We have some modest advice for Republicans regarding the tax bill unveiled last week – don’t screw this up.
Do the right thing. Do what you said you were going to do. Pass a bill that simplifies the tax code and gives relief to the middle class — everyone in the middle class.
Deliver on a bill that lowers taxes, the Holy Grail of modern Republican orthodoxy, and most other failures will be forgiven. Screw it up, and, well, maybe Lindsey Graham wasn’t far off when he said “it will be the end of the party as we know it.”
That might be an exaggeration, but it won’t be pretty. This is a pivotal moment for Republicans who control both houses of Congress and the White House. They need a win in the wake of their inability to pass a new health care law.
They need a win to prove they can get something done.
President Trump, in typical Trumpian bombast, has promised America a “big, beautiful Christmas present” in the form of a tax break. He assures us it will be “giant, massive, the biggest ever in our country.”
The rationale for simplifying the tax code and lowering some taxes is compelling.
The federal tax code has ballooned to nearly 74,000 pages. That’s about 185 times longer than it was in 1913, when the code was a mere 400 pages. That is obscene.
President Jimmy Carter called the code a “disgrace to the human race.” President Reagan called it a system of “endless confusion and resentment.” Yet the tax code grows each year with even more tax credits, deductions, exemptions and interpretations.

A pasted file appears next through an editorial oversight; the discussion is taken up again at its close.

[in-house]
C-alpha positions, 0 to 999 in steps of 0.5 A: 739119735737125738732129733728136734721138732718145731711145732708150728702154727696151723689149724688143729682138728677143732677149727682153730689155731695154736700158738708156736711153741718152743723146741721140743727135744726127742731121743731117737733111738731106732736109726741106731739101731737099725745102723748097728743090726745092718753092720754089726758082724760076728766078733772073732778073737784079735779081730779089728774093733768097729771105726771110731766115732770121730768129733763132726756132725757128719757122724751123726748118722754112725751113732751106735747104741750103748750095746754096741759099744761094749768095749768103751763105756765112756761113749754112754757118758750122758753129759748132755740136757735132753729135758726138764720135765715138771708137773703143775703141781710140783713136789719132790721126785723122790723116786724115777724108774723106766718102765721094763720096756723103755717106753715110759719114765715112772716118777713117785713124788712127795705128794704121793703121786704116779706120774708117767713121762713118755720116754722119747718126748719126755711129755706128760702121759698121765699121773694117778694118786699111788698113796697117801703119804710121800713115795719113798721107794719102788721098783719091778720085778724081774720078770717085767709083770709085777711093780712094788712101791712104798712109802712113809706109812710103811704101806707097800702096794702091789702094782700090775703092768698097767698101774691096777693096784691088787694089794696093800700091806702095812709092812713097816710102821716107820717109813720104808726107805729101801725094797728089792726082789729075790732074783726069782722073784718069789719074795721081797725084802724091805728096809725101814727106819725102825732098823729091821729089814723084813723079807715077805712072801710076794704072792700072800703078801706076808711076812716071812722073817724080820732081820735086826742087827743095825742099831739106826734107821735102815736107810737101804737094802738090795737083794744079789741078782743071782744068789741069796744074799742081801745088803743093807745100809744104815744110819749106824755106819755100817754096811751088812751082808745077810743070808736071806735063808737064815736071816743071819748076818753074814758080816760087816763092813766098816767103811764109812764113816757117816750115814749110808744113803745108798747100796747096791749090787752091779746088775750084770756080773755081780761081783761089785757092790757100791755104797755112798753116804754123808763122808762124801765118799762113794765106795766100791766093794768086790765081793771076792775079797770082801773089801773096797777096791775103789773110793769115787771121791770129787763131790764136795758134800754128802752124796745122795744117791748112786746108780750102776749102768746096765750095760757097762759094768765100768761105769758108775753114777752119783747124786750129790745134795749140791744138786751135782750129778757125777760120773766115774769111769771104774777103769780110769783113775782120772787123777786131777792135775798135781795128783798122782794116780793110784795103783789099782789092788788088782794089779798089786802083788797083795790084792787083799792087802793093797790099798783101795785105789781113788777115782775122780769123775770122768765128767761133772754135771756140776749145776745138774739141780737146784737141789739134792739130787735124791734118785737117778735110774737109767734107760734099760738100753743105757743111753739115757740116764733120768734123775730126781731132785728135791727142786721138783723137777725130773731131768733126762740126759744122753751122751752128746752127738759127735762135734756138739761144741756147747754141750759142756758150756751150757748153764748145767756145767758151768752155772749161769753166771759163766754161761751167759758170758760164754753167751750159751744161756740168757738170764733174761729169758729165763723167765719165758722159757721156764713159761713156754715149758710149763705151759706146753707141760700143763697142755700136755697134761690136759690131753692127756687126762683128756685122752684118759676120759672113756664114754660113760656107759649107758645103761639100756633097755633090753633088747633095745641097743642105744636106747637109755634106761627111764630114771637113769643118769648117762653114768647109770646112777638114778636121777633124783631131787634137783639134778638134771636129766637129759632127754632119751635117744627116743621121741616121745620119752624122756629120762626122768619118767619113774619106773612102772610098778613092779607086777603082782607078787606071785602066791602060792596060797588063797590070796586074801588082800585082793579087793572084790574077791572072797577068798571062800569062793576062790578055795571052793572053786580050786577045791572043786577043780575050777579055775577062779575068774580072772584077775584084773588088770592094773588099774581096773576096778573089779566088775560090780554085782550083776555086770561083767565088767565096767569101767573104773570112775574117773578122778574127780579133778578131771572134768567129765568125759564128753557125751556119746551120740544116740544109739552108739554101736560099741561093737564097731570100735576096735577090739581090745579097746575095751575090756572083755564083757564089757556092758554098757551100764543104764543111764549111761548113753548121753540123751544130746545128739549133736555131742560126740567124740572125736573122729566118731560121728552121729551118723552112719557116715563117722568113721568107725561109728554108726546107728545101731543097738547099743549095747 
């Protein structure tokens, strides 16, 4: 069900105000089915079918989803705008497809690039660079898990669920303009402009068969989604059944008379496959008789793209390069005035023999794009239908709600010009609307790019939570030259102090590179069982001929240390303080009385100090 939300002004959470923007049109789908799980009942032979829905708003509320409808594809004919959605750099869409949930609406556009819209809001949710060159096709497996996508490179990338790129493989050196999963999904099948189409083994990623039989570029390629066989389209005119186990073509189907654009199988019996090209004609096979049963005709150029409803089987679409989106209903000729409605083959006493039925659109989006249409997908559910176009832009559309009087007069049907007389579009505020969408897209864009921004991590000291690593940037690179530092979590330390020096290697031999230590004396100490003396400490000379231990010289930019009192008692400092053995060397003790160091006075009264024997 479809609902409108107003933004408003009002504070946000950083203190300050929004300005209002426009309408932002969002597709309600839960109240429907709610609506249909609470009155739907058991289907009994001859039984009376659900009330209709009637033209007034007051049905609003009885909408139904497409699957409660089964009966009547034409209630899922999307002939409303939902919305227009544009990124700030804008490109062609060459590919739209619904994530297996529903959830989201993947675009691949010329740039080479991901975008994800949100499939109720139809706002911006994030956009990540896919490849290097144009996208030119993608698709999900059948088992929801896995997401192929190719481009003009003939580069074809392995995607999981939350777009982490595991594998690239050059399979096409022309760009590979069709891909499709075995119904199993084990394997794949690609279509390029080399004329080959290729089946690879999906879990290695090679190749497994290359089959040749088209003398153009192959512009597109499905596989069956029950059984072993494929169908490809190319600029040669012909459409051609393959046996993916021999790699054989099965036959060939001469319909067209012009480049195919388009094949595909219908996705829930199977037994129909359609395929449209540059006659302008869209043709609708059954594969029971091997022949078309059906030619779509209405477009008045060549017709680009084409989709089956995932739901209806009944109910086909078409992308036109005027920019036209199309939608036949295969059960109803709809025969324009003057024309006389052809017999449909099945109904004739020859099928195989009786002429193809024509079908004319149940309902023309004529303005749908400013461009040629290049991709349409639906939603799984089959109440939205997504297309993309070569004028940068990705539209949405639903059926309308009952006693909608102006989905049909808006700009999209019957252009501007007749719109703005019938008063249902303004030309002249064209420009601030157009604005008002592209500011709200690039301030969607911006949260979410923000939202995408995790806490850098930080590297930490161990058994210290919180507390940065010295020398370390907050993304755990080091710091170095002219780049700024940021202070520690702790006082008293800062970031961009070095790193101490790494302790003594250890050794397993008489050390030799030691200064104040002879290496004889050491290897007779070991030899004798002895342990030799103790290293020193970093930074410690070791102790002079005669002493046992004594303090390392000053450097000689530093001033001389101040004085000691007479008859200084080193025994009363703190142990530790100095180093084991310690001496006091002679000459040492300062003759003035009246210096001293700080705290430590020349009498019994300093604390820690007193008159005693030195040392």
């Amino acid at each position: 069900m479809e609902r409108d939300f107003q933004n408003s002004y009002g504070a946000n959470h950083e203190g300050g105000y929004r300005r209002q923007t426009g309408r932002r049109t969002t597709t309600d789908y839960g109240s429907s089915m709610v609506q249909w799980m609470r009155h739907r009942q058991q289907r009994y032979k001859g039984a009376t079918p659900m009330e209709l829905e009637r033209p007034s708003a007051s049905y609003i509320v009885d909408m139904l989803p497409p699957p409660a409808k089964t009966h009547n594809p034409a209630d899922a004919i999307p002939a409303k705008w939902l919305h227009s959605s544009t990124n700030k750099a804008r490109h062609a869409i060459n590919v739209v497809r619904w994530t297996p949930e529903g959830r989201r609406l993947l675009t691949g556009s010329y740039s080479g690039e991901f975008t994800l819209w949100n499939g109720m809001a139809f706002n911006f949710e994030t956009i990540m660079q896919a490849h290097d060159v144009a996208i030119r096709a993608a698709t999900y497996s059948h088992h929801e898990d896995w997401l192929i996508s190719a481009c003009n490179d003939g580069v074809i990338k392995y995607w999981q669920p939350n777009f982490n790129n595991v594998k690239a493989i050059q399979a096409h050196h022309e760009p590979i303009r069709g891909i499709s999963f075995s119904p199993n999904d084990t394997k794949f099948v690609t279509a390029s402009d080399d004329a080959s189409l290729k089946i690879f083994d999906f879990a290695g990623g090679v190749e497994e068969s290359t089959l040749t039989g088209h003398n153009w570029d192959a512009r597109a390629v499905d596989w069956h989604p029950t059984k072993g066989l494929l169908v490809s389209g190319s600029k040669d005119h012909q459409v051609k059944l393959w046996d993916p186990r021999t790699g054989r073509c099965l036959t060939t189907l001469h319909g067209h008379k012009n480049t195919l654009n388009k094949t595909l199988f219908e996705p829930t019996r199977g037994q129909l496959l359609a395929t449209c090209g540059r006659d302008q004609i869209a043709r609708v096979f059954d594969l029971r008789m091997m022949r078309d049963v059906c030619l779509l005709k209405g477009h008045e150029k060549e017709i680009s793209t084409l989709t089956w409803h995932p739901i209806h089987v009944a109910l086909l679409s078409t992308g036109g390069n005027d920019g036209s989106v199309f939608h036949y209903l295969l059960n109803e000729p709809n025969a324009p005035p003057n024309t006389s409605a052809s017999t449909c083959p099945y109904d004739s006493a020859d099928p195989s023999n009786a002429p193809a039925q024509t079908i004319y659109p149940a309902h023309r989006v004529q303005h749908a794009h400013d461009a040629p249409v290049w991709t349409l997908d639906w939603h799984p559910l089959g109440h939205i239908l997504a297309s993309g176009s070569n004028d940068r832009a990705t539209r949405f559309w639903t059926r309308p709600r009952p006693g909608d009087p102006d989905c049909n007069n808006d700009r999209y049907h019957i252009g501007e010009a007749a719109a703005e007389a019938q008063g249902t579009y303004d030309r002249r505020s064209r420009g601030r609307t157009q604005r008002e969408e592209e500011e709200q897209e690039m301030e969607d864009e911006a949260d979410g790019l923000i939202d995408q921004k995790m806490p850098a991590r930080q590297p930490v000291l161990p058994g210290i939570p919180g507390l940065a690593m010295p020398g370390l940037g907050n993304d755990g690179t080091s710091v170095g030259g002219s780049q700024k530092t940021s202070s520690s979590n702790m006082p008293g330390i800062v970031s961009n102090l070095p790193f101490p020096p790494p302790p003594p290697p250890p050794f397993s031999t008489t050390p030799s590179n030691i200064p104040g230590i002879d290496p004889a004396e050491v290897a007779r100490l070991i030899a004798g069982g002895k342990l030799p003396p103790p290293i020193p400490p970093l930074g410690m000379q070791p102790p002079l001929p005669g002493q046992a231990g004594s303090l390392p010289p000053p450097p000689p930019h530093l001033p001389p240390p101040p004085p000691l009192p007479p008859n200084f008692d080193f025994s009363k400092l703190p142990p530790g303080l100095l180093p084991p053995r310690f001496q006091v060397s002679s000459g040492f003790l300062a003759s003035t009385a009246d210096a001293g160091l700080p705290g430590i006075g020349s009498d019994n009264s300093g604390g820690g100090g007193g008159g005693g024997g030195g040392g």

Republicans contend under their new plan, most Americans will be able to complete their taxes on a form the size of a postcard. That’s hard to believe, but something to shoot for.
The case for lowering the corporate tax rate is equally persuasive. We don’t have the highest corporate tax rate in the world, but our 35 percent rate is higher than many other industrialized nations.
In an increasingly global economy, that doesn’t make sense. U.S. companies need a competitive playing field. Other countries have already slashed their corporate tax rates. At the very least, we need a tax structure that doesn’t entice American businesses to move profits and operations to foreign countries just to avoid higher taxes.
Our sense is that Americans will support a tax cut proposal, even one that disproportionately benefits corporations and the wealthy, if all working class taxpayers get a break.
Most of us feel we pay too much in taxes. Most of us are willing to trade a higher national debt for lower taxes. That may not be prudent, but it is reality.
As Congress begins the mark-up process on the tax plan, which is only beginning to be evaluated and seriously analyzed, we remind our friends in Congress that the tax proposal was sold as a plan to reduce the federal tax burden on the middle class.
The president and other GOP leaders have given firm assurances that everyone in the middle class would realize lower taxes under the plan.
Already, some are contending that many working class households would actually see their tax bills rise in upcoming years as a result of the loss of some exemptions and the interplay of other credits and deductions.
That is unacceptable. While it is early in the markup process, it’s a good time to remind Congress that one sure-fire way to screw this up is to not deliver on that key promise.
There are always winners and losers in any new tax plan. But if it turns out that some of the losers are actually in the middle class, the GOP has failed.